Thursday, April 9, 2015

"Job Interview" for Bulls

"Hey, wait a minute! I thought you said this was a job interview." Mr. Bull appeared to be having second thoughts before his "interview" last week.
A job interview is a mighty important piece of getting a job. A writer might need to bring a portfolio of her work. A potential principal might have to answer questions about how she would discipline little Johnny when he's sent to the office. A secretary might have to compose a letter.

Here on the County Line, it's also important to test bulls for the "job" they need to do. Last week, Dr. Dayul Dick from Prairie Vista Veterinary Hospital and Supply came to test our six bulls through a bull breeding soundness examination.

So, how does this farm wife tell you about this process and keep it PG? Very carefully, I suppose.
Mr. Hereford Bull, on the other hand, appeared to be taking it all in stride while he waited his turn.

Quality bulls are a big part of the beef business. It's a good management practice to test bulls before you turn them out into the pasture with the heifers and cows each spring. Bulls have no value if they can't perform.

First, Dr. Dick measured each bull's scrotum and examined it for defects.
He then needed to collect a semen sample using this contraption.

The bull is electrically stimulated so that the veterinarian can obtain a sample. 'Nuff said.
This is a family blog, so we'll skip the photo of the actual retrieval.
But they did successfully get a semen sample for each of the six bulls.
After getting a sample, Dr. Dick used this mobile lab set up in the back of his pickup.

With the first look in the microscope, he was testing the semen for motility, its "swimming" ability to travel to the cow's egg.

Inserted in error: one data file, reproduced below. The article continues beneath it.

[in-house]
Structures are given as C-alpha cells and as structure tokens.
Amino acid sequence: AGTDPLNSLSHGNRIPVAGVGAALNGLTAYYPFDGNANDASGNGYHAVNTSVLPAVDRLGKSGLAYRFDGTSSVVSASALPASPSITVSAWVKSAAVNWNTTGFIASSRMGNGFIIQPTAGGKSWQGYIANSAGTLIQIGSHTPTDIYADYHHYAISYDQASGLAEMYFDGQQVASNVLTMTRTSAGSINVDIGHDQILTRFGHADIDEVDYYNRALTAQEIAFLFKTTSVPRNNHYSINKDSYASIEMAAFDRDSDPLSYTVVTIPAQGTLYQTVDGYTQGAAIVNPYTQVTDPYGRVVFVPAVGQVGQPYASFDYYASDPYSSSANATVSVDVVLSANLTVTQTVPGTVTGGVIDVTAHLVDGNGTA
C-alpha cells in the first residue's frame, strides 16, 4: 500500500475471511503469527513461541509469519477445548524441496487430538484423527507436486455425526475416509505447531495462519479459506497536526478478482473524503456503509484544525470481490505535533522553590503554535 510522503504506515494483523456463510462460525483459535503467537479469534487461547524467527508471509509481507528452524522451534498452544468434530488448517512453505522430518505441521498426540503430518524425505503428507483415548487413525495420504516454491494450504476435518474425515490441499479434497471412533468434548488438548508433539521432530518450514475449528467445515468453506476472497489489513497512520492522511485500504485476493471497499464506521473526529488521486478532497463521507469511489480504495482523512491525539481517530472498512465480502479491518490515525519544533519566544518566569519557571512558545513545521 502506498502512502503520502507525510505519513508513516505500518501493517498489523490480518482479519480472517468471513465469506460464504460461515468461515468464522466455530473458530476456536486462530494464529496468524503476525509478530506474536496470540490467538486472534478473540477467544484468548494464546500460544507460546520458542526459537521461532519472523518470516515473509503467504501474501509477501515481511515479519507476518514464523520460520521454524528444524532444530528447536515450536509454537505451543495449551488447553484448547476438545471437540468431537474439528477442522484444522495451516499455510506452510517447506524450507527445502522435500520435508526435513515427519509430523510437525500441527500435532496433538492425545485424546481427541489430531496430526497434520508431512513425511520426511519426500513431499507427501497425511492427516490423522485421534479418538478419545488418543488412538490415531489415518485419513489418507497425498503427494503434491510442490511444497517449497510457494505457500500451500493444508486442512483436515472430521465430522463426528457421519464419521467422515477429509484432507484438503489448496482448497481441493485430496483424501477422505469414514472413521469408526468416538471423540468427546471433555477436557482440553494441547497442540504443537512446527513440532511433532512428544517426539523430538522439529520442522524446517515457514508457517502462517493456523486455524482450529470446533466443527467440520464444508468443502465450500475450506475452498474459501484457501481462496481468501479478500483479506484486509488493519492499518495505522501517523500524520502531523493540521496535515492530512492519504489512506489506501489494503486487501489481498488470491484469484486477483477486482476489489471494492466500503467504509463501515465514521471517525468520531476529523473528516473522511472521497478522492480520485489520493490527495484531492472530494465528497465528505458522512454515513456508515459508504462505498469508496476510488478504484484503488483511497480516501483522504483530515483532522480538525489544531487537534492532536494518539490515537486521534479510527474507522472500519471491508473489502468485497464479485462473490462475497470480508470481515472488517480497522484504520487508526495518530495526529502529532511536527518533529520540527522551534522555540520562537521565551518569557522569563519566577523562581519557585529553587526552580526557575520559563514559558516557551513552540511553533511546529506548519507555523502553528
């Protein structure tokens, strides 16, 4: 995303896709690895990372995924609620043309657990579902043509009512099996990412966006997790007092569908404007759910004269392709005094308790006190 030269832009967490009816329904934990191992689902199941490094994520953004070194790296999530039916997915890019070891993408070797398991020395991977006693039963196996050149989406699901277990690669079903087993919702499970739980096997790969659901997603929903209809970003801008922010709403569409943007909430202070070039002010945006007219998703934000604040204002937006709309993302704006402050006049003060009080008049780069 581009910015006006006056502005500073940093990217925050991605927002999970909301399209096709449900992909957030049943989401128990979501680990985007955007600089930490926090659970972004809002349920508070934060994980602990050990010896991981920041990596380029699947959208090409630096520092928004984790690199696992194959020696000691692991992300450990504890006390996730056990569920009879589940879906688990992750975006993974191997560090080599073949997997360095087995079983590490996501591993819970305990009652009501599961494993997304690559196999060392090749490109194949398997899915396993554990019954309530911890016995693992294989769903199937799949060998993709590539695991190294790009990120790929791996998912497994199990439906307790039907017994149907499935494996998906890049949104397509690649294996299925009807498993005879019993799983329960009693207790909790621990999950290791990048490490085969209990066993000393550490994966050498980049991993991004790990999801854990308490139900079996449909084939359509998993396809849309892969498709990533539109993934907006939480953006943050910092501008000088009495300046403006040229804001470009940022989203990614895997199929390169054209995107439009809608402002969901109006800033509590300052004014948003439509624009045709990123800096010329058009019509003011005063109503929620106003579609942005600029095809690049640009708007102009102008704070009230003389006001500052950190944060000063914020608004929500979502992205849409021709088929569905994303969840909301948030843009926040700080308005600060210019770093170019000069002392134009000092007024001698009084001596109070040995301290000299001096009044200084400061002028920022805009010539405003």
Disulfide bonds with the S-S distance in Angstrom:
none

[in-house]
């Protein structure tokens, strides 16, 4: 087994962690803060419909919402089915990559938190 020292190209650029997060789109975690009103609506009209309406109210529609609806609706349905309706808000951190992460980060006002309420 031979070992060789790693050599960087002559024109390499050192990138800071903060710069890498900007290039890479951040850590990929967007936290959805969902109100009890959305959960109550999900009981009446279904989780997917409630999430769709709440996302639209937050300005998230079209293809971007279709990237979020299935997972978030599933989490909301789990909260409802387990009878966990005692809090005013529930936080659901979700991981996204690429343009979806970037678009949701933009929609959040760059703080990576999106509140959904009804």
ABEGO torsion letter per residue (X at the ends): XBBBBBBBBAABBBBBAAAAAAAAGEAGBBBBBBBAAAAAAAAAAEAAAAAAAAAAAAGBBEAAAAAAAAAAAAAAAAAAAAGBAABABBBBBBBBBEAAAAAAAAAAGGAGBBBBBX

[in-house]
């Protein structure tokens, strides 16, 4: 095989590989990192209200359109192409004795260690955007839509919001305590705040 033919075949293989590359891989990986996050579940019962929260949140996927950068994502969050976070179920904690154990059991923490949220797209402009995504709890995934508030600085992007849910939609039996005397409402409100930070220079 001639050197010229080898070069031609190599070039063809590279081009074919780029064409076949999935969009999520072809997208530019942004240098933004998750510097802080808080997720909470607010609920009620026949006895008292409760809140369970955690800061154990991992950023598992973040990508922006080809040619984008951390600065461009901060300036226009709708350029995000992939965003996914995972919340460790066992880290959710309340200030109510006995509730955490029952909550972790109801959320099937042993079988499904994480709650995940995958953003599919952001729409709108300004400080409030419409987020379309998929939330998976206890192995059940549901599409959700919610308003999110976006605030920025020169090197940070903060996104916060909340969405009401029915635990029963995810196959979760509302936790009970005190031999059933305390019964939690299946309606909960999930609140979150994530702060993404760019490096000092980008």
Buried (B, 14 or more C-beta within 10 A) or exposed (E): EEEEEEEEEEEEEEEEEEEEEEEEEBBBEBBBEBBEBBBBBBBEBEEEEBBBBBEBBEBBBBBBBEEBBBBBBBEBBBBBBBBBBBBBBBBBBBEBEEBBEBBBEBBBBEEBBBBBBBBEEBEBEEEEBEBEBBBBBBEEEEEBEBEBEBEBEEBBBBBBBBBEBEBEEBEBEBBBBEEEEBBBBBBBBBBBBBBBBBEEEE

Then he smeared the slide with a dye, which killed the sperm. He could then look at morphology, the shape of the sperm. He was looking for abnormalities in the shape, which could indicate a problem with the ability to breed.
After the successful tests, the vet assistant, Katie, gave each bull vaccinations to keep them healthy during their summer in the pasture. It's similar to giving our children vaccinations for their optimal health.

The Novartis Vira Shield protects against at least 10 bacteria and viruses that cause respiratory and reproductive diseases. The Ultrabac 7 helps prevent blackleg, while another vaccine prevents pink eye. She also gave each bull an injectable dewormer shot.
While the bulls were in the working chute, Randy trimmed a little hair from around their eartags to make it easier to read the numbers. You always need to spiff up for a job interview, right?
All the bulls passed and are ready for action, so to speak. On April 21, four of the bulls will be put in with the heifers. On May 1, one bull will remain with the heifers, while the other five will go with cows to pasture.

The bulls are hired for yet another year on the County Line.

This was arrival at the Ninnescah Pasture for one of the bulls last year.


  1. Did they feel the need for a cigarette after the job interview.

  2. Haha! A nap and a cigarette! Lol!